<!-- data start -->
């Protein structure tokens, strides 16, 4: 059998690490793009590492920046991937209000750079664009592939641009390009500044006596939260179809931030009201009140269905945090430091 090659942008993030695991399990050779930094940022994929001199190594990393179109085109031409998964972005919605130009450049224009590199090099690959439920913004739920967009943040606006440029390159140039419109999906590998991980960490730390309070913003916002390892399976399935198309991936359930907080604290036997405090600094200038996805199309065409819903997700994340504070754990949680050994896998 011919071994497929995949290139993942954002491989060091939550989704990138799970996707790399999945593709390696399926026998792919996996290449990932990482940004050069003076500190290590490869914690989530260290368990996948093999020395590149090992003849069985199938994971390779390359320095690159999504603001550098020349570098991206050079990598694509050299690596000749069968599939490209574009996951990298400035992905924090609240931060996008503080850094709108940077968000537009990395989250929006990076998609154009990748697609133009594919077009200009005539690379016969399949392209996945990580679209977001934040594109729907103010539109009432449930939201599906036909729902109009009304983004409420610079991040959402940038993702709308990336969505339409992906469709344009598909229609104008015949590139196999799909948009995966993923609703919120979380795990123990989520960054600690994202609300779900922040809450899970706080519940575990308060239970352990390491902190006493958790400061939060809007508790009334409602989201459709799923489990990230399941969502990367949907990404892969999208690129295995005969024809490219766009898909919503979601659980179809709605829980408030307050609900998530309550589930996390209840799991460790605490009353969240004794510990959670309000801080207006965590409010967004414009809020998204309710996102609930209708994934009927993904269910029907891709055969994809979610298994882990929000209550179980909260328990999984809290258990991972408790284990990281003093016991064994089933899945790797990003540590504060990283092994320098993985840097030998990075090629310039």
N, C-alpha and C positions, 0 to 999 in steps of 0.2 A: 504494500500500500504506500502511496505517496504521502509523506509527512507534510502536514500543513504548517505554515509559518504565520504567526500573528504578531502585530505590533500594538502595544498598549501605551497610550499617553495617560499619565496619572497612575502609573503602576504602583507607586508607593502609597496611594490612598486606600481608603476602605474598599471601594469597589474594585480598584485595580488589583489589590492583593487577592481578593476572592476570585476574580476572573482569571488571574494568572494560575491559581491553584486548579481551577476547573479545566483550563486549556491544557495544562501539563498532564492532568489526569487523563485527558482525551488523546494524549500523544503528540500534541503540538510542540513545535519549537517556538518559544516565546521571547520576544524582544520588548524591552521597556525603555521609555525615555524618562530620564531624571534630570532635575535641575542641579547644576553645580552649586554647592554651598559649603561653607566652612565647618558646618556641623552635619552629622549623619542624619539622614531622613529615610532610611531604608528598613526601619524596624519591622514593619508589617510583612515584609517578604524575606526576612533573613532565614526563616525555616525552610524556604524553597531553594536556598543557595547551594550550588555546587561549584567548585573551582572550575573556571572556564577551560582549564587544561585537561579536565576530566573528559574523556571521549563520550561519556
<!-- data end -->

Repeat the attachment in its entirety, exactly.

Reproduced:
């Protein structure tokens, strides 16, 4: 059998690490793009590492920046991937209000750079664009592939641009390009500044006596939260179809931030009201009140269905945090430091 090659942008993030695991399990050779930094940022994929001199190594990393179109085109031409998964972005919605130009450049224009590199090099690959439920913004739920967009943040606006440029390159140039419109999906590998991980960490730390309070913003916002390892399976399935198309991936359930907080604290036997405090600094200038996805199309065409819903997700994340504070754990949680050994896998 011919071994497929995949290139993942954002491989060091939550989704990138799970996707790399999945593709390696399926026998792919996996290449990932990482940004050069003076500190290590490869914690989530260290368990996948093999020395590149090992003849069985199938994971390779390359320095690159999504603001550098020349570098991206050079990598694509050299690596000749069968599939490209574009996951990298400035992905924090609240931060996008503080850094709108940077968000537009990395989250929006990076998609154009990748697609133009594919077009200009005539690379016969399949392209996945990580679209977001934040594109729907103010539109009432449930939201599906036909729902109009009304983004409420610079991040959402940038993702709308990336969505339409992906469709344009598909229609104008015949590139196999799909948009995966993923609703919120979380795990123990989520960054600690994202609300779900922040809450899970706080519940575990308060239970352990390491902190006493958790400061939060809007508790009334409602989201459709799923489990990230399941969502990367949907990404892969999208690129295995005969024809490219766009898909919503979601659980179809709605829980408030307050609900998530309550589930996390209840799991460790605490009353969240004794510990959670309000801080207006965590409010967004414009809020998204309710996102609930209708994934009927993904269910029907891709055969994809979610298994882990929000209550179980909260328990999984809290258990991972408790284990990281003093016991064994089933899945790797990003540590504060990283092994320098993985840097030998990075090629310039």
N, C-alpha and C positions, 0 to 999 in steps of 0.2 A: 504494500500500500504506500502511496505517496504521502509523506509527512507534510502536514500543513504548517505554515509559518504565520504567526500573528504578531502585530505590533500594538502595544498598549501605551497610550499617553495617560499619565496619572497612575502609573503602576504602583507607586508607593502609597496611594490612598486606600481608603476602605474598599471601594469597589474594585480598584485595580488589583489589590492583593487577592481578593476572592476570585476574580476572573482569571488571574494568572494560575491559581491553584486548579481551577476547573479545566483550563486549556491544557495544562501539563498532564492532568489526569487523563485527558482525551488523546494524549500523544503528540500534541503540538510542540513545535519549537517556538518559544516565546521571547520576544524582544520588548524591552521597556525603555521609555525615555524618562530620564531624571534630570532635575535641575542641579547644576553645580552649586554647592554651598559649603561653607566652612565647618558646618556641623552635619552629622549623619542624619539622614531622613529615610532610611531604608528598613526601619524596624519591622514593619508589617510583612515584609517578604524575606526576612533573613532565614526563616525555616525552610524556604524553597531553594536556598543557595547551594550550588555546587561549584567548585573551582572550575573556571572556564577551560582549564587544561585537561579536565576530566573528559574523556571521549563520550561519556